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David L Buckley MBCS, MCybS

CV Pictorial synopsis:

I create - Research Robots, Educational and Presentation Robots, and Animatronic figures for Museums and Heritage Centres.
For more see my Portfolio http://davidbuckley.net/FR/Portfolio.htm
In 2014 I decide to retire - but if an interesting project comes along, who knows.

Human size animatronic legs using Mckibben type pneumatic muscles2011
I created a pair of legs which had to move in a fast human like manner and be portable with a self contained power source.
The movement of the legs can be taught and moves stored in the controller sufficient fo a 5 minute show. The power source is high pressure air at 3000psi.


Shadow C6M Smart Motor Hand2008
I was called in to design the mechanics of the forearm and wrist for the conversion of the Shadow Pneumatic Dextrous Hand to use electric motors together with force sensing feedback to achieve active compliance.
Also I debugged and reworked the motor control boards and force sensors for the prototype of the new forearm.
The project required learning and becoming skilled in ProDesktop, the CAD program Shadow used.

The Smart Motor Hand is now Shadow's top product used worldwide in research projects including being fitted to Willow Garage's $400,000 PR2 mobile robot.


Shadow Robotic-Leg 2005
I created the human sized Robotic-Leg for North Carolina A & T University for a research project into powered prosthetic legs.

Animatronic figures2002 to date
I have created vaarious animatronic humanoid figures now in museums across the world.
They range from ones with simple moving heads to ones with moving arms and heads with silicone skins, moving eyes and mouth and equipped with MP3 players.
The animatronic policeman for the Police Federation was programmed to answer any of various scripted questions from MPs.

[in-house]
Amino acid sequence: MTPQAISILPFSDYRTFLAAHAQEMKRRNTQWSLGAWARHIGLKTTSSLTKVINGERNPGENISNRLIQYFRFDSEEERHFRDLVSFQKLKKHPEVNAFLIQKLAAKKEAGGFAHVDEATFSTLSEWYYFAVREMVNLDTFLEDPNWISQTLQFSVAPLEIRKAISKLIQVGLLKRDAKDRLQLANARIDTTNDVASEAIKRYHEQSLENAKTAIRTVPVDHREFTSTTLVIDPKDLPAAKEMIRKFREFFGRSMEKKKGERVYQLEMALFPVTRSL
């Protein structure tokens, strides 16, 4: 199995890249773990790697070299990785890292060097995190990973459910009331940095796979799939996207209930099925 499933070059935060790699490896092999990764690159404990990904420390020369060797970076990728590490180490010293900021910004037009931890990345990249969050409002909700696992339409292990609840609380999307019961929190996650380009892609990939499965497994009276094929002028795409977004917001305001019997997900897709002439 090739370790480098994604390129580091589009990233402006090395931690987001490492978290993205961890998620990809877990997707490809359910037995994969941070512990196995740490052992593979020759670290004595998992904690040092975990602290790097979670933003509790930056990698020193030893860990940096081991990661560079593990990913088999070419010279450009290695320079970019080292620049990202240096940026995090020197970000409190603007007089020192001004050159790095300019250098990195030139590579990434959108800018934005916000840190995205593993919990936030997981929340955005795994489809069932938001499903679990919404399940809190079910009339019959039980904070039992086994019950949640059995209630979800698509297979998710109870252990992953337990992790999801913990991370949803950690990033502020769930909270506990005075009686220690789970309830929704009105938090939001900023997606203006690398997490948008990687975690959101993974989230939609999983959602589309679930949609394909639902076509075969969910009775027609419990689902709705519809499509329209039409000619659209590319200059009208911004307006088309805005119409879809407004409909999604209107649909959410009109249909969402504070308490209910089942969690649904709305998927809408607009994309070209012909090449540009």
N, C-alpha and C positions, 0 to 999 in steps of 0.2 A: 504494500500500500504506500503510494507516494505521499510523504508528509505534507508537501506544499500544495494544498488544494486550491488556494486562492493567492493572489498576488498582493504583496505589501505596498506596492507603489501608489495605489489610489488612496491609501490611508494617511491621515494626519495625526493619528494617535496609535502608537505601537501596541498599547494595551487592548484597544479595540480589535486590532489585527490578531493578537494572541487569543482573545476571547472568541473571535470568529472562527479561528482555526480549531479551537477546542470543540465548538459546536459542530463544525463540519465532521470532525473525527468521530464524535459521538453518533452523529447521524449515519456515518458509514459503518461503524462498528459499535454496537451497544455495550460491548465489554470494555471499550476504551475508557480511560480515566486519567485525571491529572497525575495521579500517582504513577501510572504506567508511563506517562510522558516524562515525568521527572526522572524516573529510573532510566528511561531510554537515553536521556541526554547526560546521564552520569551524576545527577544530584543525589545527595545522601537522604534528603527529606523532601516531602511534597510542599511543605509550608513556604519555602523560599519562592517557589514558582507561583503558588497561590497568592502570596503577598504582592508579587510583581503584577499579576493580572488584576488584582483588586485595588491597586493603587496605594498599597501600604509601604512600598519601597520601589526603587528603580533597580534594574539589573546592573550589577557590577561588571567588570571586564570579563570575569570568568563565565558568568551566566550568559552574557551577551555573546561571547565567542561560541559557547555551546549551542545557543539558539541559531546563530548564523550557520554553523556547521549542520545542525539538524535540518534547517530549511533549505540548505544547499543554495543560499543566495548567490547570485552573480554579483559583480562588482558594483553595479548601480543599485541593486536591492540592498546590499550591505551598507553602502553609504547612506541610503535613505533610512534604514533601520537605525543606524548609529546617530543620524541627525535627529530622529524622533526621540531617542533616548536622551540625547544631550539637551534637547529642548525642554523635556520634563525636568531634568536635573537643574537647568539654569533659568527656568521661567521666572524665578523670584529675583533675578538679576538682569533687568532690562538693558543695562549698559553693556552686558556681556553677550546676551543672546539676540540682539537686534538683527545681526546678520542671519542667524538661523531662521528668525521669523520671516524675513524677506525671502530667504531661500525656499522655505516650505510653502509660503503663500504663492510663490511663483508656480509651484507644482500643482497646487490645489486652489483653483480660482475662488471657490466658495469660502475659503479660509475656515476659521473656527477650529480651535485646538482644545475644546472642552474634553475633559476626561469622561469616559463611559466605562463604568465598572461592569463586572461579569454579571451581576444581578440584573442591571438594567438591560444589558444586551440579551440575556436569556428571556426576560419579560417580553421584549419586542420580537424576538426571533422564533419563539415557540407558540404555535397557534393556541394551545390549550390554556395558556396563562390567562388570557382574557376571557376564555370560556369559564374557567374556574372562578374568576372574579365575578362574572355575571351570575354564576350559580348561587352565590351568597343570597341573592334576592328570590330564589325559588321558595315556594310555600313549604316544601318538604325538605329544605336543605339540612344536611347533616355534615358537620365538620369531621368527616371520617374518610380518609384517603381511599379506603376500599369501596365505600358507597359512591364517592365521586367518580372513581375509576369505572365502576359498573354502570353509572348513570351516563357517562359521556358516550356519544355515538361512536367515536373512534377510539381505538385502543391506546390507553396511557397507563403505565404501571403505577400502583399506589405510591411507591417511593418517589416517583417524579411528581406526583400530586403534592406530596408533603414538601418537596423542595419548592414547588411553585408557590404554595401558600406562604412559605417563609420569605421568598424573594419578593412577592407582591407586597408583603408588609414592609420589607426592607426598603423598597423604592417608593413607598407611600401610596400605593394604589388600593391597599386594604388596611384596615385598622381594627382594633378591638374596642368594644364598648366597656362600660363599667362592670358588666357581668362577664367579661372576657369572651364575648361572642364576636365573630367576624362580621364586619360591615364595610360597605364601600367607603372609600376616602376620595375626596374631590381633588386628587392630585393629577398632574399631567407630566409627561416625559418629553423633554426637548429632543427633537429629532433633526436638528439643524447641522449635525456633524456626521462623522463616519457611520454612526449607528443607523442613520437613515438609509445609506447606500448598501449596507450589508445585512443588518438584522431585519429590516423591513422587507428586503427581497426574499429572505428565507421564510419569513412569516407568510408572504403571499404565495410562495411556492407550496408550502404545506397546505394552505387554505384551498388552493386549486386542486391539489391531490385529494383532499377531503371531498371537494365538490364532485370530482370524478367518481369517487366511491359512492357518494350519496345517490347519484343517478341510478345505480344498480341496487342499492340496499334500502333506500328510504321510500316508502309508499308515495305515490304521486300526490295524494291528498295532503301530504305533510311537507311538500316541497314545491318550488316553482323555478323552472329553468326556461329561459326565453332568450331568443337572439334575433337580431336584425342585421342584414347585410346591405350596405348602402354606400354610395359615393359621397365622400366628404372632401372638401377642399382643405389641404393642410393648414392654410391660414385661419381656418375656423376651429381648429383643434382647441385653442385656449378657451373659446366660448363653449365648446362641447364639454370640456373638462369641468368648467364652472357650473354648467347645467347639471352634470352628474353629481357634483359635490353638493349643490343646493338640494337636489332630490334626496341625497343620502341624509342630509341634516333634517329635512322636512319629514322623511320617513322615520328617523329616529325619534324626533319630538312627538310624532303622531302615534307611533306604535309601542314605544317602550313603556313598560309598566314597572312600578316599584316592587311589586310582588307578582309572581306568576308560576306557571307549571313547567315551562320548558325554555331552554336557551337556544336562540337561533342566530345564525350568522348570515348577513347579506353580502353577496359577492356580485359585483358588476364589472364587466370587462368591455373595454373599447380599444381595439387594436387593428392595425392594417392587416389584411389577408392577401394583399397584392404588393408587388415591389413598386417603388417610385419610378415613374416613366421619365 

Cycler Presentation Robot2003
I created three Cycler robots for the charity Waste Watch for use in their recycling educational program in schools. The robots were launched in the House of Commons by the then Environment Minister Michael Meacher and Baroness Hooper.

Each robot can be driven about, has controllable arms and head and an MP3 player; it runs personality software which animates the arms head and eyes to bring it to life while listening for radio commands from its handler and stooge in its 45 minute show on recycling.

In the ten years from the launch to date the three robots have performed before over 1.5 million children.


TecFoot Biped Robot2000
I created TecFoot to fulfill an order from the Mechanical Engineering Department of Glasgow University and it was then sold as a kit by Milford Instuments.

TecFoot was the first autonomous, umbilical-less, free roaming, dynamic, walking biped robot outside of Japan.
Even to-date, 2013, apparently from Web searches, it is still the only one.

http://www.davidbuckley.net/DB/RobotOutings/RobotOutings-Knutsford.htm more videos.

BigFoot Biped Robot1998
I created BigFoot to be the simplest biped walking robot in order better to understand walking.

BigFoot was then sold worldwide under licence by Milford Instruments.

  • BigFoot was the first two servo-motor Biped Walking Robot in the world;
  • was the first Biped Walking Robot to be sold as a kit;
  • was the first Biped Walking Robot which didn't use 'overlapping feet' (as is common in toys) to be commercialy available as a production item;
  • and was the first commercialy available Biped Walking Robot which was able to step and turn.